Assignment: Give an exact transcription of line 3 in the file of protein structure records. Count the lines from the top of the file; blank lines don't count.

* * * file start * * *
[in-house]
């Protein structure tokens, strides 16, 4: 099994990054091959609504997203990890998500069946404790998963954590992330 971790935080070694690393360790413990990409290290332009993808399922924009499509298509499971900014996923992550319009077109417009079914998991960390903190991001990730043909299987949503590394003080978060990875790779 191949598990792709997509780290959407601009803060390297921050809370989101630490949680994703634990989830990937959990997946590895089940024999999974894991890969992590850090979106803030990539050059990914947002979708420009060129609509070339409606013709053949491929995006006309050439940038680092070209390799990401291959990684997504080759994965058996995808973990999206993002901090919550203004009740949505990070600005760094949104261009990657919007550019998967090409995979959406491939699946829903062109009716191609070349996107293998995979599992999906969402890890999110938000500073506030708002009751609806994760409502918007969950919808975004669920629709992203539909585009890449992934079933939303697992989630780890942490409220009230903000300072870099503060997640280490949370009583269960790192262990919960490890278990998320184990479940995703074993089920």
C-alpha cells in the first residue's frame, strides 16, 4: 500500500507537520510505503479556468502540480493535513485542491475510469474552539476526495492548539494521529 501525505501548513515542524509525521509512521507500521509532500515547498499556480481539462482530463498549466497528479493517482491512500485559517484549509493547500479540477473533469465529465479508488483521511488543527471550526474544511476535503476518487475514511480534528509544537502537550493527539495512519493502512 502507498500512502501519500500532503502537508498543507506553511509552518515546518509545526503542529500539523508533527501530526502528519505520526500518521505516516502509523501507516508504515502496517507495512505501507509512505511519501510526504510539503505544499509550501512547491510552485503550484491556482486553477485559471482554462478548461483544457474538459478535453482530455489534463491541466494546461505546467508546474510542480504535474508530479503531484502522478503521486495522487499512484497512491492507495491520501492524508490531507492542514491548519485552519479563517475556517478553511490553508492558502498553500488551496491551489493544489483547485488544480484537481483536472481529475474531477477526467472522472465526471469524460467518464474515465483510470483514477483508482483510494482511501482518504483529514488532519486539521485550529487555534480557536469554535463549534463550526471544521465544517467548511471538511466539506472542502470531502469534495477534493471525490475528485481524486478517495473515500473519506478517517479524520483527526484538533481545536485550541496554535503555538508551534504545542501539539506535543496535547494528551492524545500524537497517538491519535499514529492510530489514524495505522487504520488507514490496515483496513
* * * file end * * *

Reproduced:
C-alpha cells in the first residue's frame, strides 16, 4: 500500500507537520510505503479556468502540480493535513485542491475510469474552539476526495492548539494521529 501525505501548513515542524509525521509512521507500521509532500515547498499556480481539462482530463498549466497528479493517482491512500485559517484549509493547500479540477473533469465529465479508488483521511488543527471550526474544511476535503476518487475514511480534528509544537502537550493527539495512519493502512 502507498500512502501519500500532503502537508498543507506553511509552518515546518509545526503542529500539523508533527501530526502528519505520526500518521505516516502509523501507516508504515502496517507495512505501507509512505511519501510526504510539503505544499509550501512547491510552485503550484491556482486553477485559471482554462478548461483544457474538459478535453482530455489534463491541466494546461505546467508546474510542480504535474508530479503531484502522478503521486495522487499512484497512491492507495491520501492524508490531507492542514491548519485552519479563517475556517478553511490553508492558502498553500488551496491551489493544489483547485488544480484537481483536472481529475474531477477526467472522472465526471469524460467518464474515465483510470483514477483508482483510494482511501482518504483529514488532519486539521485550529487555534480557536469554535463549534463550526471544521465544517467548511471538511466539506472542502470531502469534495477534493471525490475528485481524486478517495473515500473519506478517517479524520483527526484538533481545536485550541496554535503555538508551534504545542501539539506535543496535547494528551492524545500524537497517538491519535499514529492510530489514524495505522487504520488507514490496515483496513